• Hans,

      Thanks for the comment. I did consider that, based in large part on Karen Gregory’s thoughts on the matter:

      However, one of my concerns, and maybe this is picking a really small nit, is that “adjunct” is often short for “adjunct professor.” And when we casually shorten it to “adjunct” while simultaneously casually shortening “assistant professor,” “associate professor,” and “full professor” to “professor,” we are doing a linguistic disservice to contingent faculty. When we shorten “associate professor” (my current rank) to “professor,” we recognize that I am doing a certain kind of job, and my contract status is less relevant than the job I am doing. However, when we shorten “adjunct professor” to adjunct, we do the opposite, by emphasizing that the contract status should trump the job being done. It’s a minor point perhaps, but representative of one of the many ways that contingent faculty are defined by their contract status, and not the work that they do.

      The larger point, however, is something I think we both agree on: students *should* be made aware of this distinction, and they (and their parents) should be made aware of the very real labor dysfunctions in higher education. And I think we both agree that we need direct, concrete action.

      • When I was a master’s student and teaching my first classes, this was exactly the point that was made to us when we asked what we do if they call us “professor.” The title is not the job; it is fully appropriate to be referred to by the job you are doing.

      • Hans Castorp


        Thanks for the link. It’s indeed a bit of a double-bind (as your and Matthew’s replies make clear) between insisting on the title that describes the work performed or the title that describes the working conditions. My point of view is doubtless colored by the fact that I have rarely encountered the term “adjunct professor” per se; all the institutions I have crossed paths with have used some variation of “lecturer,” “visiting lecturer,” “adjunct lecturer,” with only VAP’s (“visiting assistant” for any civilians looking on) referred to as “professors,” whose workloads tend to be comparable, though they are not eligible for tenure.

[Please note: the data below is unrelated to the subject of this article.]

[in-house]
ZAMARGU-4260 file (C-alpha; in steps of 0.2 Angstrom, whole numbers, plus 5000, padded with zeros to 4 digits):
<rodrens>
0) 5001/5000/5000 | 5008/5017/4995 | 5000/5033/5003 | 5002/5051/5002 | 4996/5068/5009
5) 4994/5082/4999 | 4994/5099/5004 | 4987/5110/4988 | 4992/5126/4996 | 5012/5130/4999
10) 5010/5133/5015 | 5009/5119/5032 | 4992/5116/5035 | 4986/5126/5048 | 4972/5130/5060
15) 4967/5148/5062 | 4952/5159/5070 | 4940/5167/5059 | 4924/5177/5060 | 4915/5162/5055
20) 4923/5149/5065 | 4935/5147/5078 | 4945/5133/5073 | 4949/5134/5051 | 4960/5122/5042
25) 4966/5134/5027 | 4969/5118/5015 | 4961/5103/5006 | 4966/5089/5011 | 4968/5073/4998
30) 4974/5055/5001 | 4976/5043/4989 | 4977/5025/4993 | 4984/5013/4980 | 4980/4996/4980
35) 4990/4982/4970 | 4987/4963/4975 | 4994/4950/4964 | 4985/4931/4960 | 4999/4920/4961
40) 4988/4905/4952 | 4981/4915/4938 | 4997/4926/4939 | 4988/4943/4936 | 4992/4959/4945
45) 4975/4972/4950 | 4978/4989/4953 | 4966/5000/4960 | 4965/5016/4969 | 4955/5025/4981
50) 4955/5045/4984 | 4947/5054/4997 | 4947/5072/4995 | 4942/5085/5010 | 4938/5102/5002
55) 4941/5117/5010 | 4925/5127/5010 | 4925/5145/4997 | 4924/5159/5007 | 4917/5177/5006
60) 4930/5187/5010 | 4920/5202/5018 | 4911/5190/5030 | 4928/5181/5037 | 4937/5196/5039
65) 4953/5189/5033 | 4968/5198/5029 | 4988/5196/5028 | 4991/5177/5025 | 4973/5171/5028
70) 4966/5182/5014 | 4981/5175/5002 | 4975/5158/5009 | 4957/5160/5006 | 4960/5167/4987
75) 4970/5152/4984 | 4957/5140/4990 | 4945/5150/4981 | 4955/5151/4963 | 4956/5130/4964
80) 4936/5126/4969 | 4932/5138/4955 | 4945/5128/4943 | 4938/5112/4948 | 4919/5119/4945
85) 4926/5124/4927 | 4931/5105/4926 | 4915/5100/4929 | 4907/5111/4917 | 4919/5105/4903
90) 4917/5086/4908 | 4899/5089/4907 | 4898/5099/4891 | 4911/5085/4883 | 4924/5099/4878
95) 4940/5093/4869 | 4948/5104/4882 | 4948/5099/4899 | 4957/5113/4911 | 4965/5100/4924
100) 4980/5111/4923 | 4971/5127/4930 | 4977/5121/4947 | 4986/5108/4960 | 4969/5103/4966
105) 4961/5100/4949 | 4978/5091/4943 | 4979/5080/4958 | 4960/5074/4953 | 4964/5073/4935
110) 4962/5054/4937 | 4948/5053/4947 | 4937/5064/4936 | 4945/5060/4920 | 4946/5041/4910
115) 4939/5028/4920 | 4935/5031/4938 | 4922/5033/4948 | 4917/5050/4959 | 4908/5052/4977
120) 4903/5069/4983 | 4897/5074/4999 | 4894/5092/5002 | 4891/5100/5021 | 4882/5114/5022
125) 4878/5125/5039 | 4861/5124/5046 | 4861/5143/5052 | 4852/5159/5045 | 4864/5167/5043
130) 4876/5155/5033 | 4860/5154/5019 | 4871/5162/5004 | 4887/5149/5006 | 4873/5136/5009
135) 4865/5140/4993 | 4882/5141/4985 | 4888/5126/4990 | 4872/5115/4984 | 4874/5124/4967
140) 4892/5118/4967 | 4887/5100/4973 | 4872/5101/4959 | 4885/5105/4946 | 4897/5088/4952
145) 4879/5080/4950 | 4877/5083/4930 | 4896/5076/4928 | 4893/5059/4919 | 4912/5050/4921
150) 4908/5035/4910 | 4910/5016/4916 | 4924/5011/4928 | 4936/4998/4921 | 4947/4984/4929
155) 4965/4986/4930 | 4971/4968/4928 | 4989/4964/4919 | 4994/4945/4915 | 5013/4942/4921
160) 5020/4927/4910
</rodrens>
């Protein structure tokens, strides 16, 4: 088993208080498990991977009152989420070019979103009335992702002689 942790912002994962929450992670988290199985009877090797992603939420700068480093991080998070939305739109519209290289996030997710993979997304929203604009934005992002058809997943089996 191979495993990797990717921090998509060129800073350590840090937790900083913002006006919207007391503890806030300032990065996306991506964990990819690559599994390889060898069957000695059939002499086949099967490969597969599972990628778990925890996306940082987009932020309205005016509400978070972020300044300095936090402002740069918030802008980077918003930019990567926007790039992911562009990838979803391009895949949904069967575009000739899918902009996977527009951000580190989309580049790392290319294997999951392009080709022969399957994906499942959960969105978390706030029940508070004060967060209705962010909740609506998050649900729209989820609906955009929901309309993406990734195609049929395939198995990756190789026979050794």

Nice to see someone putting their tenure to use for once. Look forward to joining you.

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  3. I would add a #4 aimed at those in doctoral programs or that have recently earned their Ph.D.s: don’t agree to adjunct for anything less than a living wage. For class reasons, there are many (including me) that are already in this position. We simply cannot afford to cobble together classes at a few thousand per course.

    My current institution is a prime example. Adjuncts in the English department make $550 per credit hour. Most have somewhere between 1 and 3 courses. My institution also has something called FTT (full-time temporary) status for instructors, who teach a 5-5 load but are given a salary and benefits. This year, the English department withdrew the FTT offers of at least two people, instead offering them courses as an adjunct, under the justification that they couldn’t afford to hire any FTTs this year. They then late-hired additional adjuncts to meet their freshman comp needs. It makes sense for the institution from a financial perspective but it is totally screwing over instructors. All of which is to say that these adjuncts should just opt-out.

    I’d like to see more efforts focused on encouraging doctoral students to explore the wide array of career options available to them. This is particularly relevant in fields where students explicitly discuss injustice and inequality. It’s depressing to see people who are so devoted to trying to correct inequalities for those they study then turn around and accept adjunct gigs at two or three universities under the bizarre logic that that’s better than nothing. I’d also like there to be greater concern, particularly by the faculty advising those students, that their graduates will make less money adjuncting than they could working in a Starbucks or Trader Joe’s.